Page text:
I’m maxing out my 401(k). My income is high enough that that is really my only tax-advantaged savings vehicle available to me: 1) I’m past the deduction for the traditional IRA and 2) I’m past the Roth IRA income eligibility for single filers or pretty close to it.
I’m not the sort of person who would *not* take out a loan to invest. I’m the sort of person who would have more job security if I lowered my yearly fixed expenses by $14,469.48 than by having a larger amount of money in the bank.
This would be a somewhat different decision if I, like nicoleandmaggie, I had a ton of tax-advantaged savings room that I would give up if I didn’t use in a particular year.
I also have this strange goal to have an Admiral Shares index fund. So since I can’t get it in my Roth IRA (my account has dipped below the $10,000 that I have contributed to it) and I don’t plan on leaving my employer anytime soon and rolling over my 401(k), the only place I could do that is in a taxable account. I need about $3,600 to accomplish that goal.
I have some more things that I want to do/buy for my condo:
- Re-paint the second bathroom and the hallways – $500?
- Fix the closets in the master bedroom – $500?
- Buy a bed to put in the second bedroom for guests – $500?
- Buy a small table to put in the front entryway – $500?
(I realize that some of these estimates are probably way off, but the total could likely add up to $2,000.)
- Money in my condo savings account right now less the projects listed above: $6,400
- Savings planned for this month: $12,000
I’m going to take the money necessary to reach the Admiral Shares index fund goal out of my condo savings account, leaving it with $4,800. I’ll leave $2,000 in the condo savings account for those projects, so I’ll take $2,800 and pre-pay the mortgage principal. I’m also going to take the money from my bonus this month and the savings from my paycheck at the end of the month and pre-pay the mortgage. Anything that is leftover in the condo savings account will end up going there too, as well as whatever I get as a refund of the deposit on my apartment (I’m guessing about $100).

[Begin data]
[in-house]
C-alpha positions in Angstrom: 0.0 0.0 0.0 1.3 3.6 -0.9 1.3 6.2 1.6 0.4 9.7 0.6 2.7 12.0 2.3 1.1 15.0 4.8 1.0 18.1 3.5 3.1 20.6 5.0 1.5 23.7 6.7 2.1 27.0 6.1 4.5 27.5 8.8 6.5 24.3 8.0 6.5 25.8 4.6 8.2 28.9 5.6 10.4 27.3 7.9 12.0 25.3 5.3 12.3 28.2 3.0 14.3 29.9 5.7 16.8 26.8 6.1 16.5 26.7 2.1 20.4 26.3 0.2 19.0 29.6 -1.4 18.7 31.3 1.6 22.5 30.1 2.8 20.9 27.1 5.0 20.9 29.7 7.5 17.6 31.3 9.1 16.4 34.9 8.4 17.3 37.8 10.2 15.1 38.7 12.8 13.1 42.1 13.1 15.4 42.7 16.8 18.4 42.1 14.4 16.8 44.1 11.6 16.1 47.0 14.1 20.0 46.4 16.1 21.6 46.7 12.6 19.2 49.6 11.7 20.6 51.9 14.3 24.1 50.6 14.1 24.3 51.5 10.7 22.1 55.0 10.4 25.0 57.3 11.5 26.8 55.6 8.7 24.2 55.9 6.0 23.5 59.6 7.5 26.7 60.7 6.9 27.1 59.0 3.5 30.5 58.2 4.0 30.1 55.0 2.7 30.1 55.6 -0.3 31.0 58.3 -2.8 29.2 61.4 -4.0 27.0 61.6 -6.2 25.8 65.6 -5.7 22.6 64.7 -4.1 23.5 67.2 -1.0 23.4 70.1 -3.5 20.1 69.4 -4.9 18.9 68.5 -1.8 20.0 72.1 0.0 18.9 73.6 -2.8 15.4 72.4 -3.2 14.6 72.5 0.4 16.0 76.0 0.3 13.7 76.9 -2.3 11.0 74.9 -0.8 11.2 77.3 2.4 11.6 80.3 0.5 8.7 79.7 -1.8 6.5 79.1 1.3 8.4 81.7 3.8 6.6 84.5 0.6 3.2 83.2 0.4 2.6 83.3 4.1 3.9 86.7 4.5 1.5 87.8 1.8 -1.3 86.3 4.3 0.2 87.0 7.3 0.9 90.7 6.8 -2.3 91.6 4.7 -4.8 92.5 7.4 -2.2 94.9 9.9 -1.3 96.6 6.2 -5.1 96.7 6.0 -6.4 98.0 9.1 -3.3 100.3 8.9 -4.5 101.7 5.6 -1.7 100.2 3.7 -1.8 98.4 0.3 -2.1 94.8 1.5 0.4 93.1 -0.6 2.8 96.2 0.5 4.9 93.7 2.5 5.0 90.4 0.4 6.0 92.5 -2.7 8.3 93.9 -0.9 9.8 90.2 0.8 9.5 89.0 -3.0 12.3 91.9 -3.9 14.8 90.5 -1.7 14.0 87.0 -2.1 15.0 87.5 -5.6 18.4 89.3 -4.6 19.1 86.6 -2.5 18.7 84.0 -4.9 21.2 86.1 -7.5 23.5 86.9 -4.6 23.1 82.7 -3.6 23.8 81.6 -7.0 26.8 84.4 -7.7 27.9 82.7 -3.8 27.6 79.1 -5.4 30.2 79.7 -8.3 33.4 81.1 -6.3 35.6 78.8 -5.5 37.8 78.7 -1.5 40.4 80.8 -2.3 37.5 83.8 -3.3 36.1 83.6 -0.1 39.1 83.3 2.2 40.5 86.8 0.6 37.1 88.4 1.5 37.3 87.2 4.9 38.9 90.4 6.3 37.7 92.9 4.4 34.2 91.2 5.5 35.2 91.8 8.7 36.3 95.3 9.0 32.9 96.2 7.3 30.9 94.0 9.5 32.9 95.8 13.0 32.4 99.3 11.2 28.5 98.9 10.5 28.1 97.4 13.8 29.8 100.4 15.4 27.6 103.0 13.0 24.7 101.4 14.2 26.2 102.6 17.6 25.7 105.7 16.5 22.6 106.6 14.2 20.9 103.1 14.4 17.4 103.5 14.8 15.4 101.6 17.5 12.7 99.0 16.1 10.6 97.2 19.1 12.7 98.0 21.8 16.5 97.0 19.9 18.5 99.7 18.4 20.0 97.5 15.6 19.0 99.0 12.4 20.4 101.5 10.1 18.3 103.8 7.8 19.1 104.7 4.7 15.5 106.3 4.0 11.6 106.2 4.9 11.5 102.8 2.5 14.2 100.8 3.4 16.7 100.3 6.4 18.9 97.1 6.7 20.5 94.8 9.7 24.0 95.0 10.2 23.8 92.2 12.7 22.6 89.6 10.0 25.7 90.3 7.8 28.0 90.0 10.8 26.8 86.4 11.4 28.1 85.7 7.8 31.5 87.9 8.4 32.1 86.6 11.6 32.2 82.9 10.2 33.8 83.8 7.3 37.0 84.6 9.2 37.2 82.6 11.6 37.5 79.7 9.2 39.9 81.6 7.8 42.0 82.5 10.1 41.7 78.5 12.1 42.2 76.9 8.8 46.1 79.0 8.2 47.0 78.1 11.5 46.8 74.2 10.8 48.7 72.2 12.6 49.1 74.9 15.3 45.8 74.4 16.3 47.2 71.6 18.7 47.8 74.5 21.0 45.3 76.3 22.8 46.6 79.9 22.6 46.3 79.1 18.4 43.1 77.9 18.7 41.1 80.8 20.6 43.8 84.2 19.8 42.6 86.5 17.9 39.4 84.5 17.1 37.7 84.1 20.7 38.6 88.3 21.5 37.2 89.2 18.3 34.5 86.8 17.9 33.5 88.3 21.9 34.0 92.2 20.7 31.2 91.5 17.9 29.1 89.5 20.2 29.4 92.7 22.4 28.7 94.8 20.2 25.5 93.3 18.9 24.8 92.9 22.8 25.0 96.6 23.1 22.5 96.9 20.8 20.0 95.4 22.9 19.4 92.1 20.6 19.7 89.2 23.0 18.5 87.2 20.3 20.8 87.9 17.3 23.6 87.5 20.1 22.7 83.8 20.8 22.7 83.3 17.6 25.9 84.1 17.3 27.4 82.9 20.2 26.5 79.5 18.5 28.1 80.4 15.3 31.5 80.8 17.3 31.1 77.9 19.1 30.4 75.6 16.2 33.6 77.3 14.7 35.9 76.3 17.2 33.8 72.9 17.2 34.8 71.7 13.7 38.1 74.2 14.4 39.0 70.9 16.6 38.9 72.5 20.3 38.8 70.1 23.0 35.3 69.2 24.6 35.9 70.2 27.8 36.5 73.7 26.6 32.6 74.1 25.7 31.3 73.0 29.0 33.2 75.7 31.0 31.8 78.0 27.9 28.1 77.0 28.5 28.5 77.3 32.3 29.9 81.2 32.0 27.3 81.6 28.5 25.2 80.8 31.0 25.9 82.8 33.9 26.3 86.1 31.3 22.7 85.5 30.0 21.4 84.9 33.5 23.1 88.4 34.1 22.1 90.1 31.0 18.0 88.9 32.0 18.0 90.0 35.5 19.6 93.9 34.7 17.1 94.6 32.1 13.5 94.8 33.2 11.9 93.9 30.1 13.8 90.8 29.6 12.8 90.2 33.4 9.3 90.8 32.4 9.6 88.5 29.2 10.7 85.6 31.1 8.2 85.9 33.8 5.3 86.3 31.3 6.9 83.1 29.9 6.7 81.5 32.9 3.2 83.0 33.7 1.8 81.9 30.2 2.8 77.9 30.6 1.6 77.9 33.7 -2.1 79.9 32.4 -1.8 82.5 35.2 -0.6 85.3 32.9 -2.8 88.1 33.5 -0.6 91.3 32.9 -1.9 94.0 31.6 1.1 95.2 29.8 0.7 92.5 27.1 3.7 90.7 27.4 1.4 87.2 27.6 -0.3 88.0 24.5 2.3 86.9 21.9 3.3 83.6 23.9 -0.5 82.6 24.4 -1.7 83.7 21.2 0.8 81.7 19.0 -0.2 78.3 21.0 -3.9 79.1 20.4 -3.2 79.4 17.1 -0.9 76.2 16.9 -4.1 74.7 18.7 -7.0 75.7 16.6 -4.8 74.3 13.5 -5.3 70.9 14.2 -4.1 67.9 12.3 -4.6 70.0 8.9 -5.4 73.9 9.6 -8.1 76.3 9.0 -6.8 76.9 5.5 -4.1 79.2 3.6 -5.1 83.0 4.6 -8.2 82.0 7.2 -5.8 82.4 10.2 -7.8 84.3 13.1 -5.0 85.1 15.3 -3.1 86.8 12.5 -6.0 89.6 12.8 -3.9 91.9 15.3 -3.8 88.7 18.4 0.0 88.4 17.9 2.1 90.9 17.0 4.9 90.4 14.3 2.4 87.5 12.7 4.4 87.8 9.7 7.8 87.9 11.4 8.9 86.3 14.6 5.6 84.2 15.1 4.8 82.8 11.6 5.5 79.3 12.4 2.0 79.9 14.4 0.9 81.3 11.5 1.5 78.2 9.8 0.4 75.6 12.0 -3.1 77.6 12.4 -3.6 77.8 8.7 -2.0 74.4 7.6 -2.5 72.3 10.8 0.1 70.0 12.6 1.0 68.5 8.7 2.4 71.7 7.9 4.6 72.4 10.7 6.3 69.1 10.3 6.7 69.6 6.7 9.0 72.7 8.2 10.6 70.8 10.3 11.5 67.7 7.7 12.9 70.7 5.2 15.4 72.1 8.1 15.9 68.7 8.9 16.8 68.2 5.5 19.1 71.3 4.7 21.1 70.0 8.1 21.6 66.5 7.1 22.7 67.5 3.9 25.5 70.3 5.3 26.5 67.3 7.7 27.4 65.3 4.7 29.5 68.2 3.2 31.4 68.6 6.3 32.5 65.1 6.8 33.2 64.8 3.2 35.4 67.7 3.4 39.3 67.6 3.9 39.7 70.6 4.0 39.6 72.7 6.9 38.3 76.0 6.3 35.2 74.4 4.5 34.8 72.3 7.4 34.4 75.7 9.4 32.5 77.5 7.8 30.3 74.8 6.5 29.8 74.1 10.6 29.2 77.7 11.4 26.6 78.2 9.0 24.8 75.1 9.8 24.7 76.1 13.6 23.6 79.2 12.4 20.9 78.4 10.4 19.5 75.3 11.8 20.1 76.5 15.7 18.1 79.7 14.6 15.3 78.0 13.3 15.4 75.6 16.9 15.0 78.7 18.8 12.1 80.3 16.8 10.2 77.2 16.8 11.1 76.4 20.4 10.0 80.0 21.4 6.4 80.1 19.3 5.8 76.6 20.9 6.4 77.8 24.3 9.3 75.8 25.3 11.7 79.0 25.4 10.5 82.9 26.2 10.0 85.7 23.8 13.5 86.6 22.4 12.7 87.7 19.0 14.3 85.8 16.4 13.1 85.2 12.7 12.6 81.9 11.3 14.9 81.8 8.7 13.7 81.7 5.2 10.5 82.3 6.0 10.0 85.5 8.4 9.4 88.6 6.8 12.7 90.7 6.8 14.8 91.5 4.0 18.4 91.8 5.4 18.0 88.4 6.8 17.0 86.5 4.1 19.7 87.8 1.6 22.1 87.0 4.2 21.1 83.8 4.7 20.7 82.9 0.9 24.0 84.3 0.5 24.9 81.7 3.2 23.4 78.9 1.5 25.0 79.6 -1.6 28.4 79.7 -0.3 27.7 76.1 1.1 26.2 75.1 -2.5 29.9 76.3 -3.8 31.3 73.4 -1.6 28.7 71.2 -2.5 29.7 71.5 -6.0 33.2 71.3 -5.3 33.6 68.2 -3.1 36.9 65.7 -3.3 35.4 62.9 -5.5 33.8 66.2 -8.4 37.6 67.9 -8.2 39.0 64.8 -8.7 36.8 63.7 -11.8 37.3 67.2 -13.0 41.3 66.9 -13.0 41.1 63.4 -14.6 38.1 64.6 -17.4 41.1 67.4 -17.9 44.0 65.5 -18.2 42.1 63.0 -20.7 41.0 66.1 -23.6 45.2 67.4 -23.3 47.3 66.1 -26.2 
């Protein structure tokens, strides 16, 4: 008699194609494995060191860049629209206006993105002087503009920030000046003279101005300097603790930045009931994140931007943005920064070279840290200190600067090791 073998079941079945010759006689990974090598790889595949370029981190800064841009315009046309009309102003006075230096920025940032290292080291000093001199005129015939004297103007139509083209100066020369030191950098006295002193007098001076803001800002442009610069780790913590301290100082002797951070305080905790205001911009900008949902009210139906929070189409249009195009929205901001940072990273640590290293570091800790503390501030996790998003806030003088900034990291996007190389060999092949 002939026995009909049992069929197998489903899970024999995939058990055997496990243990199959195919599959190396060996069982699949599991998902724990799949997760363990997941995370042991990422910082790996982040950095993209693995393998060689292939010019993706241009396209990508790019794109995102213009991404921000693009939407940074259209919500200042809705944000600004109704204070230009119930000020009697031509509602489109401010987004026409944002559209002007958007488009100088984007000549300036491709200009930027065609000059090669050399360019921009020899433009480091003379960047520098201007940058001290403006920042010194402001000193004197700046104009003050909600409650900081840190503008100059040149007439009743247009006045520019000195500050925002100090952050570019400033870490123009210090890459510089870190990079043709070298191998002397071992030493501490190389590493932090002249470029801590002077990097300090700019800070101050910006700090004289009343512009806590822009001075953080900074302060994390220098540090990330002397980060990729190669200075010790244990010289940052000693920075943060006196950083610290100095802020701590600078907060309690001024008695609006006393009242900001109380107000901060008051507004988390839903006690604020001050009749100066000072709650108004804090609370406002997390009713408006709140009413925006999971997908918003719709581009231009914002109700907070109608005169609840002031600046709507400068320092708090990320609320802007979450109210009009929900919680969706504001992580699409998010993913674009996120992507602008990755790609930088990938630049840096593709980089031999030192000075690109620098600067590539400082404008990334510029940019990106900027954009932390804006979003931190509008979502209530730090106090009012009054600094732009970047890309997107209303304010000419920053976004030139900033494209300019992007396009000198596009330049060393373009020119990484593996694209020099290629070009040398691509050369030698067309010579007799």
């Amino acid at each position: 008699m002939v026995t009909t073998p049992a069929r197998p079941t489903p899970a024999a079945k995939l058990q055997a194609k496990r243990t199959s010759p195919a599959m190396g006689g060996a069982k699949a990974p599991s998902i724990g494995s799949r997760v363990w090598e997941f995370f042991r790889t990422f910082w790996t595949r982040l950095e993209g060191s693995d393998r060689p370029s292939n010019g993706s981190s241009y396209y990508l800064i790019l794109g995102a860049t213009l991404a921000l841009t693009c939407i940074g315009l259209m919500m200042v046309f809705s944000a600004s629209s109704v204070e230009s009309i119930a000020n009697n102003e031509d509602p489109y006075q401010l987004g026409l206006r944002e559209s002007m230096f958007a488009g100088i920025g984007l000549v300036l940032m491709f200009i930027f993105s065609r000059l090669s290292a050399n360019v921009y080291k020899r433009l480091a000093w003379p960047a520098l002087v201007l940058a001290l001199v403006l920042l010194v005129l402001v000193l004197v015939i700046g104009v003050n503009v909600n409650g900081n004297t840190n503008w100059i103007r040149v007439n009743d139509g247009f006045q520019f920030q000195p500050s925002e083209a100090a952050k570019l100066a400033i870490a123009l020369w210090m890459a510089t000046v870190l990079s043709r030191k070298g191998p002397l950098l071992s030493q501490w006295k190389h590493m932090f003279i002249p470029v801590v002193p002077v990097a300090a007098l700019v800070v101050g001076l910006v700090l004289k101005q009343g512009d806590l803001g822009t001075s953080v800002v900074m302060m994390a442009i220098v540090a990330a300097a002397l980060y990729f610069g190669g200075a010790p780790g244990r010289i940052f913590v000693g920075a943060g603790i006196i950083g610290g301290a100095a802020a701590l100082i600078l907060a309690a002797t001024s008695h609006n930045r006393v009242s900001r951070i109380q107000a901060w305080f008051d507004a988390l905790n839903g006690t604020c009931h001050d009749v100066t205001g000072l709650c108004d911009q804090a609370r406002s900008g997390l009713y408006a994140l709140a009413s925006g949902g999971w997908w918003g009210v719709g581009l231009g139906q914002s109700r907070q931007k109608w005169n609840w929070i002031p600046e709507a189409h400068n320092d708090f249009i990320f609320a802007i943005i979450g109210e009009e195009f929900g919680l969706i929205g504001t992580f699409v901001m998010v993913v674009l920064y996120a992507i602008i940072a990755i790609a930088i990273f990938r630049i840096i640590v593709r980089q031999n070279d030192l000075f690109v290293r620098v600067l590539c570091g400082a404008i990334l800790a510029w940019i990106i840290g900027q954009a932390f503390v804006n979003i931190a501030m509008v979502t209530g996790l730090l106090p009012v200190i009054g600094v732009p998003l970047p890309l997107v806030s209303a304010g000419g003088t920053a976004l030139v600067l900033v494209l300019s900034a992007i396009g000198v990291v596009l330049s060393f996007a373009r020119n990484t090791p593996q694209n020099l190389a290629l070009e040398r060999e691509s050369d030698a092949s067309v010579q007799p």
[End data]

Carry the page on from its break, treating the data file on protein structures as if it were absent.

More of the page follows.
Between those two, the mortgage balance could be down to $271,100 by the end of the month, before my first payment is even due! Right now, I see about another $10,000 in savings funds for the year (August through September), which projects an EOY balance of $261,000 (plus a bit lower from the principal in regular payments, maybe just under $260,000), which is below where I need to be to be on track to pay off the mortgage in five years.
It is actually super easy to make a principal only payment on my mortgage. It’s at the credit union I use for my daily banking. I just go to the transfer screen, select the from account (checking or savings), set the to account as the mortgage, enter the amount, and then it confirms whether it is an early payment or a PRINCIPAL ONLY (their emphasis, not mine) payment. It seemed too easy to be true, but the balance was updated correctly based on my payment!
So, in summary: I’m going to use the tax-advantaged savings vehicles that I have, which is only my 401(k), and pay off the mortgage ASAP with the rest since I have a comfortable cash reserve of $24,200, ignoring my goals of investing 20% of my gross income or investing in taxable (other than having an Admiral Shares index fund) or generating $1,000 in passive income for the year.
Maybe I’ll re-evaluate this plan each month, but this is what I’m going to do this month. Mortgage balance after my first (!) pre-payment is now sitting at $283,200!